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Tehran hypermarket opens, without Carrefour name
Published in Daily News Egypt on 25 - 09 - 2009

PARIS: Tehran s shoppers are packing the wide, well-lit aisles of the Iranian capital s first western-style hypermarket, more than two years after France s Carrefour SA unveiled plans for a mammoth retail emporium here.
But the store, whose logo, broad selection and two-story parking garage would be familiar to Carrefour shoppers anywhere, opened last month under a different name - Hyperstar - and the French company says it is no longer involved.
The change, and Carrefour s reluctance to talk about it, highlights the difficulties that western companies face as they seek to tap into demand by Iran s booming middle class amid deteriorating relations between the West and the Islamic regime.
Hyperstar is a 9,000-square-meter (97,000-square-foot) store selling everything from fresh fruits and vegetables to clothes and school supplies. It was opened last month by Majid Al Futtaim Group, a Dubai-based retail giant that is Carrefour s longtime partner in the region. Reports during the store s construction quoted a Tehran city official saying that the store would open under the Carrefour brand.
At some point after that, Carrefour s name came off the project. The Paris-based company - the world s second-largest retailer after Wal-Mart Stores Inc., declined to answer questions about the store. MAF Group also declined multiple requests for an interview.
A Carrefour spokesman would say only that the company is not and will not be involved in this project. However the Hyperstar logo clearly mimics Carrefour s own, with an H inside a diamond replacing the Carrefour C. The lettering on the store s full name is also nearly identical, but with Islamic green replacing Carrefour s traditional blue.
The store s managing director, Mark Courboin, was quoted last month by Iran s official news agency IRNA as saying: Due to some political problems between Iran and France, Carrefour has not permitted us to use its name here.
Iranians have flocked to the new store, with up to 60,000 shoppers crowding in on one day soon after the store s opening, Courboin told IRNA.
The Hyperstar is located in western Tehran near the Azadi stadium. It dwarfs the competition, such as the Shahrvand and Refah supermarket chains, that were until now Tehran shoppers only option other than tiny corner shops and traditional outdoor markets. The entire project cost an estimated $60 million, and MAF already has plans to open 11 more Hyperstar stores around Iran, according to Courboin.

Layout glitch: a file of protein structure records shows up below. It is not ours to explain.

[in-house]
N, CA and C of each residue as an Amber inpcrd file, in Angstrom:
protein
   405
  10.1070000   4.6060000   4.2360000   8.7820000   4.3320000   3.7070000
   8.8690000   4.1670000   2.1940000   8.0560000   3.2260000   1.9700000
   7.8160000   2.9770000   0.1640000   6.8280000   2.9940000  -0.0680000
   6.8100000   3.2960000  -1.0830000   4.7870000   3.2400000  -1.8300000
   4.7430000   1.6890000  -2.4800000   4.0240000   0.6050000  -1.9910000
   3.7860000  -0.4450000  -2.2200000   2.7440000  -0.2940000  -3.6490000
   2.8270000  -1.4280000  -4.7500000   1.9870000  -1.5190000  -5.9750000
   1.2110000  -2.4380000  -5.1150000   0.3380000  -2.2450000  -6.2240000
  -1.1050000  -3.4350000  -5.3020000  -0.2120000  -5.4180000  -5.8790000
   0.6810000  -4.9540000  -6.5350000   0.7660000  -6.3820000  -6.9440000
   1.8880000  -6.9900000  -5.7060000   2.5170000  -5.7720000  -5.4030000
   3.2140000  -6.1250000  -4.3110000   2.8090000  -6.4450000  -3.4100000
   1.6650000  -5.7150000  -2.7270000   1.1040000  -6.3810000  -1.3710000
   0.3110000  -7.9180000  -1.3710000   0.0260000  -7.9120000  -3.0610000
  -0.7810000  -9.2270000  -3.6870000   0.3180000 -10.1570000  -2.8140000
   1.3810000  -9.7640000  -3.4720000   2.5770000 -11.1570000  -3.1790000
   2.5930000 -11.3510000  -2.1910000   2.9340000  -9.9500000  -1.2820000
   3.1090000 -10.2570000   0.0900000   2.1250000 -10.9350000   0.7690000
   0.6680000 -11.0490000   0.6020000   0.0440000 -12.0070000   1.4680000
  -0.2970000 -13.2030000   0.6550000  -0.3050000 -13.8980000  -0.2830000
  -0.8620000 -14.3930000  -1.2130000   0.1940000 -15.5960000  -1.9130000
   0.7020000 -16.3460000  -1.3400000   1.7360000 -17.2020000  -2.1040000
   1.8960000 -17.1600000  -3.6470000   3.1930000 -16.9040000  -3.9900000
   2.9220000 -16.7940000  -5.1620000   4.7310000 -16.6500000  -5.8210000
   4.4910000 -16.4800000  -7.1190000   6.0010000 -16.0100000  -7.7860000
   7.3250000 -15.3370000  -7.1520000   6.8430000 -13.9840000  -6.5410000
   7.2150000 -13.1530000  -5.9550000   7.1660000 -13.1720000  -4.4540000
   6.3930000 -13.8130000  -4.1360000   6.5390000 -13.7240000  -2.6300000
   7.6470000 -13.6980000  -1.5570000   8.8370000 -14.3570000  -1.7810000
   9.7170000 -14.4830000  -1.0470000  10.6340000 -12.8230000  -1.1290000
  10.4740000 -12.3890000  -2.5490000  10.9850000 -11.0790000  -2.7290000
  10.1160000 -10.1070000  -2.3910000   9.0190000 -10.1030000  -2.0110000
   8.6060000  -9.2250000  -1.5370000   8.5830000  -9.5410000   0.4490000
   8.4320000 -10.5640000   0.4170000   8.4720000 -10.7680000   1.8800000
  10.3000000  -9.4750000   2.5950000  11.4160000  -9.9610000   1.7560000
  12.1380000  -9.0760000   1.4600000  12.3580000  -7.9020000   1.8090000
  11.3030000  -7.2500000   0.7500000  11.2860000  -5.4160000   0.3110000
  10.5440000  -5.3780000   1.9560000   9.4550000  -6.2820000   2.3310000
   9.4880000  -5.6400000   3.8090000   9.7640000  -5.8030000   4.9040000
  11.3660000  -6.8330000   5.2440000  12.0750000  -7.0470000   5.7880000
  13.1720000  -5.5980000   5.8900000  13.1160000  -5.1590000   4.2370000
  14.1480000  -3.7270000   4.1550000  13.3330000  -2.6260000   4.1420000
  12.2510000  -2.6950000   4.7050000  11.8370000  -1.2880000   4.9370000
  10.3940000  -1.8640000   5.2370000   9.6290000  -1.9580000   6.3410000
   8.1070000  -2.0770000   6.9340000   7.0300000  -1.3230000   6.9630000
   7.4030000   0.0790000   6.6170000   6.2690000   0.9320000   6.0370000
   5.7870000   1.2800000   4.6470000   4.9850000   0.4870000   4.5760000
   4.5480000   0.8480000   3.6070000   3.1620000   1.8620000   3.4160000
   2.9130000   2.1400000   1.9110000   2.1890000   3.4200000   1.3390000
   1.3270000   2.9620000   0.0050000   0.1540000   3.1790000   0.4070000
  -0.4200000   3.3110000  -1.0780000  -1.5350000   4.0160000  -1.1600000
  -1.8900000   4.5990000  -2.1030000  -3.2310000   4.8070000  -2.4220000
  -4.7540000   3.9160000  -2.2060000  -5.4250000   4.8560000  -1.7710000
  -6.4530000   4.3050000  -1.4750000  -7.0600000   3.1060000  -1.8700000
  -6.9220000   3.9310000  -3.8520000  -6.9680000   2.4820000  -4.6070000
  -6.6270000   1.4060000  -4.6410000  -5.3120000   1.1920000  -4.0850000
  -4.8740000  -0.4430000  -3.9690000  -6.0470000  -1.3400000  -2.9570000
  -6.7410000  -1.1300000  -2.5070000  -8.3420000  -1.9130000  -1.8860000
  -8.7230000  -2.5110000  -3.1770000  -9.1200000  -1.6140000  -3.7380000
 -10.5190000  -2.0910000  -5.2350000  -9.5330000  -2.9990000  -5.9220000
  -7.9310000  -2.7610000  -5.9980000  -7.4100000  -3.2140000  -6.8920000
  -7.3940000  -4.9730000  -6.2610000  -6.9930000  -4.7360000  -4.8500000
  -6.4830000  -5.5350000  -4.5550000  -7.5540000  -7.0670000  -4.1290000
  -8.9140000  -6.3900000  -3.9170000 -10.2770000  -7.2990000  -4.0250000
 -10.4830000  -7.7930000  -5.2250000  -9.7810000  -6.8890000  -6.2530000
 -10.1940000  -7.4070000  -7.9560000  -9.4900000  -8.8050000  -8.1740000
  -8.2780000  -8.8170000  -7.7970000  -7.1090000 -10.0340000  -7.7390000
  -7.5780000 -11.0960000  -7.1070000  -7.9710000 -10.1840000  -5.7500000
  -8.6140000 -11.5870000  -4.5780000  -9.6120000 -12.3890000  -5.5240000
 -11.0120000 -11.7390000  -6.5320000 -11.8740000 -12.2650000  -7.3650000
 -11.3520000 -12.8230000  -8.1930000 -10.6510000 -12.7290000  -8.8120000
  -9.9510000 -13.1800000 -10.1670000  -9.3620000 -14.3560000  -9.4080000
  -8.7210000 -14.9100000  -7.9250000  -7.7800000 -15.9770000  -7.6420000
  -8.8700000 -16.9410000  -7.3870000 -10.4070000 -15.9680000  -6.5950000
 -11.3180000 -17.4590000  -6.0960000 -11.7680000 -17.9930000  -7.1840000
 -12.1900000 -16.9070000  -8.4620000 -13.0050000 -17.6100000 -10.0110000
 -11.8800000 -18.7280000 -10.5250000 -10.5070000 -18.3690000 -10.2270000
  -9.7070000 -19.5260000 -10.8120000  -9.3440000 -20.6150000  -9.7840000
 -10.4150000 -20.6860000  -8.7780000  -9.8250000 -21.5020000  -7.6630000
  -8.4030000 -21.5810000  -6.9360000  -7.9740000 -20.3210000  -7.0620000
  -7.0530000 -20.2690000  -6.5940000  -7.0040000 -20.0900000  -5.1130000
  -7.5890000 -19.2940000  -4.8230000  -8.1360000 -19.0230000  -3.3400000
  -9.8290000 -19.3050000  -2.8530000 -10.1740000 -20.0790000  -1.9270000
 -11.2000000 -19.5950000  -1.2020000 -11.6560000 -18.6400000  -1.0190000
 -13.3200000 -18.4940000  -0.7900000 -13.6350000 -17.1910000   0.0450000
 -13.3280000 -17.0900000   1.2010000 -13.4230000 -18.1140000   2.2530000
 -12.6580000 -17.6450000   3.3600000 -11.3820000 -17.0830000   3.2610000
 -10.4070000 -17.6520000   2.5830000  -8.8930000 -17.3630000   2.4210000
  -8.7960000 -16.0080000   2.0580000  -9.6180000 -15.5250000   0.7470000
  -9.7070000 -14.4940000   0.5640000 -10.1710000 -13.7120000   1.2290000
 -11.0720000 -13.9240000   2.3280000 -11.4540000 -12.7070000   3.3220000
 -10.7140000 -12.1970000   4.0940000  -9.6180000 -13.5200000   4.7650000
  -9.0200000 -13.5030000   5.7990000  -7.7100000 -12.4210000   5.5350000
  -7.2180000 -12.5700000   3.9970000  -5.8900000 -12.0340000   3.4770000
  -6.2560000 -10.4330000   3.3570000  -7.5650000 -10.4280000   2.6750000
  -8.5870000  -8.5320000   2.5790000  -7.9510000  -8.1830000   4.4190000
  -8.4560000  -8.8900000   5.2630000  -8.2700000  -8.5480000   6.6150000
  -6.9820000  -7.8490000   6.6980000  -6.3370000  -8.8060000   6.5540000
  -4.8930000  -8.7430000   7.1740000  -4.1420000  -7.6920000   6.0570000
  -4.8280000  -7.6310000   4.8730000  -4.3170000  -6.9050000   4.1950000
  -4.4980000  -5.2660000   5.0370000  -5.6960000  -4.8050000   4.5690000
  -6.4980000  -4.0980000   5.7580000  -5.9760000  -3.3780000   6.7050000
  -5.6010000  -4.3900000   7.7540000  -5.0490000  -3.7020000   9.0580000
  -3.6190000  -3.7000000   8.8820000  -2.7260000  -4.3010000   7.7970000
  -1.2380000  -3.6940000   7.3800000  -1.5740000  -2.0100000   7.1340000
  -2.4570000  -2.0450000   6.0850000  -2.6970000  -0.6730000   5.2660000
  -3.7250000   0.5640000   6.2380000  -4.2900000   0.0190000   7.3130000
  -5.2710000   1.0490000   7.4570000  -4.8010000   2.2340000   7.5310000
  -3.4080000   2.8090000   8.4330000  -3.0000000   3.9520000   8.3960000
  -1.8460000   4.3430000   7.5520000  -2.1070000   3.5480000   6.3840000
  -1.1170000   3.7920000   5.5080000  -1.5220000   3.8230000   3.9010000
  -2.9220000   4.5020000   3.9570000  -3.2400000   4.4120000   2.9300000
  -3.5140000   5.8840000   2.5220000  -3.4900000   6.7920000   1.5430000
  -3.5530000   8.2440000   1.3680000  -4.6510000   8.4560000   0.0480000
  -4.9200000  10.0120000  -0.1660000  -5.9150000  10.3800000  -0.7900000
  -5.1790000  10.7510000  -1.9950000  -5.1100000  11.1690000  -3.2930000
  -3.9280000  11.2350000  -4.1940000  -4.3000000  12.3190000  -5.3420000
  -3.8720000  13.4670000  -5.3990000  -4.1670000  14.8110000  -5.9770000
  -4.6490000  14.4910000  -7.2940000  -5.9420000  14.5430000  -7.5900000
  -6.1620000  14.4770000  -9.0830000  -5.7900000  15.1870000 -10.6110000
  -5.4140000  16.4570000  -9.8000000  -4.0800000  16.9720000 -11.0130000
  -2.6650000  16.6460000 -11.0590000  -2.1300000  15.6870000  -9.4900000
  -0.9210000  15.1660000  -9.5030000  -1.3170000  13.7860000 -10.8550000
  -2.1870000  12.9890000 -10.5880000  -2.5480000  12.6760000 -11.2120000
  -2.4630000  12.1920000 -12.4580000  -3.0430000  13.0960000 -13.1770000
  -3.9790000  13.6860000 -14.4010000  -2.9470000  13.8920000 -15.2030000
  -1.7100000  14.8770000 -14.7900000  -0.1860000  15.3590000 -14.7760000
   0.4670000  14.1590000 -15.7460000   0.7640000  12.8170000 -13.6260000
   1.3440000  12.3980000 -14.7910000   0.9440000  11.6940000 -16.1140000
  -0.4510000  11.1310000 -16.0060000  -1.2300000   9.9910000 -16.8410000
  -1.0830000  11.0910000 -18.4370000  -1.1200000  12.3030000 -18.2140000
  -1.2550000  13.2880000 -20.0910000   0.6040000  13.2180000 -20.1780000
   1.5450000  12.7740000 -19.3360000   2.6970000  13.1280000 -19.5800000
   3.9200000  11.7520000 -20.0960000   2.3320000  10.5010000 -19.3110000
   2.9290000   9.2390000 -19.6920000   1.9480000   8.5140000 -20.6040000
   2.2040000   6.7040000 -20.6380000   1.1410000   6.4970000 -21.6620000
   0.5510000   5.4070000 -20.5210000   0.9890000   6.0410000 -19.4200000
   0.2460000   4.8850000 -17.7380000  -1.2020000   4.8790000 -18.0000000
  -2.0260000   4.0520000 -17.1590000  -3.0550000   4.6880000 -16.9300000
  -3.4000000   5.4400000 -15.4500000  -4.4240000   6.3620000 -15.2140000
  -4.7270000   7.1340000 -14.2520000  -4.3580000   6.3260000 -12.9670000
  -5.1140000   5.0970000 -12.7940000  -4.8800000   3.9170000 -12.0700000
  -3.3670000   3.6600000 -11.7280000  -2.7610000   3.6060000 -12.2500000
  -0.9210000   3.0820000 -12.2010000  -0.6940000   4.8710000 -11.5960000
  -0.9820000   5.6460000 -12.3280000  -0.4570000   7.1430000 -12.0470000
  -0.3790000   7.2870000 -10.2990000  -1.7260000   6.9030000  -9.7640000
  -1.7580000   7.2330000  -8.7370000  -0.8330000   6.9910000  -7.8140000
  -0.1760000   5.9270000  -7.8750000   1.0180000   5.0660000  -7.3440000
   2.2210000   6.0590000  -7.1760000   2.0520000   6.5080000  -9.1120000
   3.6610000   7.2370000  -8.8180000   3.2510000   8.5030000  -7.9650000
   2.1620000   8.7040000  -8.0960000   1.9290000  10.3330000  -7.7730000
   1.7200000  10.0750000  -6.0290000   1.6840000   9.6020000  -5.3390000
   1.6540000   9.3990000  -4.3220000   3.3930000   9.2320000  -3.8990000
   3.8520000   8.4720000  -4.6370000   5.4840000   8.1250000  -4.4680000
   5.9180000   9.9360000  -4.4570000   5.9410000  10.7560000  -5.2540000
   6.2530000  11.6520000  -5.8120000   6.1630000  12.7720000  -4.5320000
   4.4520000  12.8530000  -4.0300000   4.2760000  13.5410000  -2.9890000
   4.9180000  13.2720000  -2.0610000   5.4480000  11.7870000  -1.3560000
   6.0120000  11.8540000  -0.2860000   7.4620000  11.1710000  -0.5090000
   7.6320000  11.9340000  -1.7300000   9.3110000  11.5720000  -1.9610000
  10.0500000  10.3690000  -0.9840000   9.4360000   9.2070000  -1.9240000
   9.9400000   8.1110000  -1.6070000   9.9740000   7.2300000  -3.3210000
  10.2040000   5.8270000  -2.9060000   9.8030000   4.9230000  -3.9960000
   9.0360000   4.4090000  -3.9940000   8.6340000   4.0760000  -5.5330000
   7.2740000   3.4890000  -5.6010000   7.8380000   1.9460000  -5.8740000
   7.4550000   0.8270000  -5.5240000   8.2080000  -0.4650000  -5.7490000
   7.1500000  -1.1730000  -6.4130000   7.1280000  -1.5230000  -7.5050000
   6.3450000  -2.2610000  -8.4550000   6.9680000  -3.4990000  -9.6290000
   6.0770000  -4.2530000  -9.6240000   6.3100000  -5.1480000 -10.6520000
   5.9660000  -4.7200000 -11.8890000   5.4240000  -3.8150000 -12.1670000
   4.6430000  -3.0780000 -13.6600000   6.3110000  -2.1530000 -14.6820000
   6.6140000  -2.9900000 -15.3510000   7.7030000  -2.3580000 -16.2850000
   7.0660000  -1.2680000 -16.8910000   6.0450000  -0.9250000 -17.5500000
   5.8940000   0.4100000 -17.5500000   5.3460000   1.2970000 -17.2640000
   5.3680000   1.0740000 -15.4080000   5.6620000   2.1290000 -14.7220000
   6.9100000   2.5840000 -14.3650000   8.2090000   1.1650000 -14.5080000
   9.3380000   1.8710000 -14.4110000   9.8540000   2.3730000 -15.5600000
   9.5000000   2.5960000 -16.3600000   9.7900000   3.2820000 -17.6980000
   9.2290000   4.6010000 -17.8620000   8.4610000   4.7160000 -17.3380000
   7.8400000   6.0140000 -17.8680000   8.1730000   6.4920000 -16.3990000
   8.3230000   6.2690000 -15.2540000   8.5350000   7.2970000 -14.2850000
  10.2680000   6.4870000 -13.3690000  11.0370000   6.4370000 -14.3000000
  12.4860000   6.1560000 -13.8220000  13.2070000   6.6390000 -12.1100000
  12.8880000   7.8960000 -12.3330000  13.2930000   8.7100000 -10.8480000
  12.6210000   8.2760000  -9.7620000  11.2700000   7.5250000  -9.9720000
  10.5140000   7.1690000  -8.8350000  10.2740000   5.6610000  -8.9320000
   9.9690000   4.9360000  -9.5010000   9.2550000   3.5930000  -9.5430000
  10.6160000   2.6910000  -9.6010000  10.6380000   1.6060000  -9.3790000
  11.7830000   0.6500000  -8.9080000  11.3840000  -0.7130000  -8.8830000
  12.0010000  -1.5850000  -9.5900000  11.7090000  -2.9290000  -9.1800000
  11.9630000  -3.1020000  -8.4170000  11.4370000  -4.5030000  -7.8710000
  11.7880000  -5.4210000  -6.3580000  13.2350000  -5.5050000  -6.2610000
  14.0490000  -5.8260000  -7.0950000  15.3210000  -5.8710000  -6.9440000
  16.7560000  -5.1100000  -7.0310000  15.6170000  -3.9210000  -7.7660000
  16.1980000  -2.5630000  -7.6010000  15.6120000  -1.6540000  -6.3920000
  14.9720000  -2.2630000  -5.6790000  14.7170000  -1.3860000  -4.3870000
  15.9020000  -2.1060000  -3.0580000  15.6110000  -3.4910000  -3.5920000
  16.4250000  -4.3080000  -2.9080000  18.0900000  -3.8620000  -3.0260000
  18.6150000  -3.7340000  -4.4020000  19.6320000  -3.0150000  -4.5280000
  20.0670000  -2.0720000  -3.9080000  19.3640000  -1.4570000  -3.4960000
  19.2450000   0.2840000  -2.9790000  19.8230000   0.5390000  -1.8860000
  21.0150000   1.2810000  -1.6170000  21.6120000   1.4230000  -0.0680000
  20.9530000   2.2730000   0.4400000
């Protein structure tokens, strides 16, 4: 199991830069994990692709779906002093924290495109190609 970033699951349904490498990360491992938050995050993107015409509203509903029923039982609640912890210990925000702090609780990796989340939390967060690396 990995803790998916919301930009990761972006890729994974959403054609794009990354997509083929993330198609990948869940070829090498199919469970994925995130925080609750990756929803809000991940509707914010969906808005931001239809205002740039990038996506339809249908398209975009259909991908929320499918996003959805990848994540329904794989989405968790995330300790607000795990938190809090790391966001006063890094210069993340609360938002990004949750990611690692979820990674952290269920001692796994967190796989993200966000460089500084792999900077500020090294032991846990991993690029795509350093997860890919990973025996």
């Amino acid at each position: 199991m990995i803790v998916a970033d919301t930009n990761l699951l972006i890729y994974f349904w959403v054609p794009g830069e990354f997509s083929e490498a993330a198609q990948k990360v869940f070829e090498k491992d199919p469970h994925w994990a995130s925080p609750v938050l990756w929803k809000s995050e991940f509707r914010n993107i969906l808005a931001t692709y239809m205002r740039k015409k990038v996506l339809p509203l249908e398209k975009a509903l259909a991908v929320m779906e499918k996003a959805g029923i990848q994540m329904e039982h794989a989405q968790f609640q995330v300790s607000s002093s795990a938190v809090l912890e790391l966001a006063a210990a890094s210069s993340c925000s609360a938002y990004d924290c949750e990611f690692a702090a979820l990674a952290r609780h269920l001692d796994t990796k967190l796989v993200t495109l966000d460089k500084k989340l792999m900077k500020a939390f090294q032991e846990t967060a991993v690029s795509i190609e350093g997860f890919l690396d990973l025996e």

One female shopper, Mojdeh Sheikhi, liked being able to freely pick out her produce. Here I can hand pick fruits and vegetables. It is also cheaper than other shops, said Sheikhi, who had bought a 5-kilogram sack of potatoes for the equivalent of $2, half the price in ordinary shops.
A six-member family that had come from Hamedan, a city about 300 kilometers (180 miles) from Tehran, packed a shopping cart with items ranging from school notebooks and pens to shoes and shirts.
The name change hasn t fooled shoppers posting on an Internet forum dedicated to the subject.
For us, it s obviously a Carrefour. But to an illiterate mullah, it s a Hyperstar brought over to Iran from our pious Muslim Arab brothers across the Arabian Gulf, reads one post.
Franco-Iranian relations have suffered since President Nicolas Sarkozy criticized Iranian leaders for their handling of contested elections this summer. Sarkozy also supports new sanctions and stronger inspection powers for the International Atomic Energy Agency if Iran does not suspend activities that leading Western powers suspect are aimed at developing nuclear weapons. This week, Sarkozy accused his Iranian counterpart Mahmoud Ahmadinejad of blackmail over a case involving a French student accused of espionage in Iran.
Restrictions on foreign media in Tehran imposed by the government after the elections made it impossible for an Associated Press photographer to take pictures of the new store.
While other French companies including PSA Peugeot Citroen and Total SA maintain large presences in Iran, some Western brands have been targeted. Last December a branch of Italian clothing retailer Benetton in northern Tehran was set fire, apparently as part of a protest. The branch showed minor damage, with some burned clothes and scorch marks.
MAF Group, Carrefour s partner in the region, is a privately held family company based in Dubai. It operates Carrefour stores throughout the Middle East through a joint venture with the French retailer.
Carrefour owns 25 percent of the venture, known as Majid Al Futtaim Hypermarkets LLC, while the Emirati company owns the rest. This means that indirectly Carrefour could benefit from profits made at the Tehran s Hyperstar, though the Tehran shop is only a small part of the MAF Group s overall activities.
Since setting up the venture in 1995, the companies have expanded Carrefour s reach across much of the Arab world. Their portfolio includes outlets in Bahrain, Egypt, Jordan, Kuwait, Oman, Qatar, Saudi Arabia and the United Arab Emirates.
On its Web site, Majid Al Futtaim lists Iran, Pakistan and Syria among the markets it plans to enter in the near future.
Majid al-Futtaim, the billionaire president of the eponymous company, hails from one of the Arab Gulf s most prominent merchant families. His company is best known for developing shopping malls, including one in Dubai that boasts an indoor ski slope.

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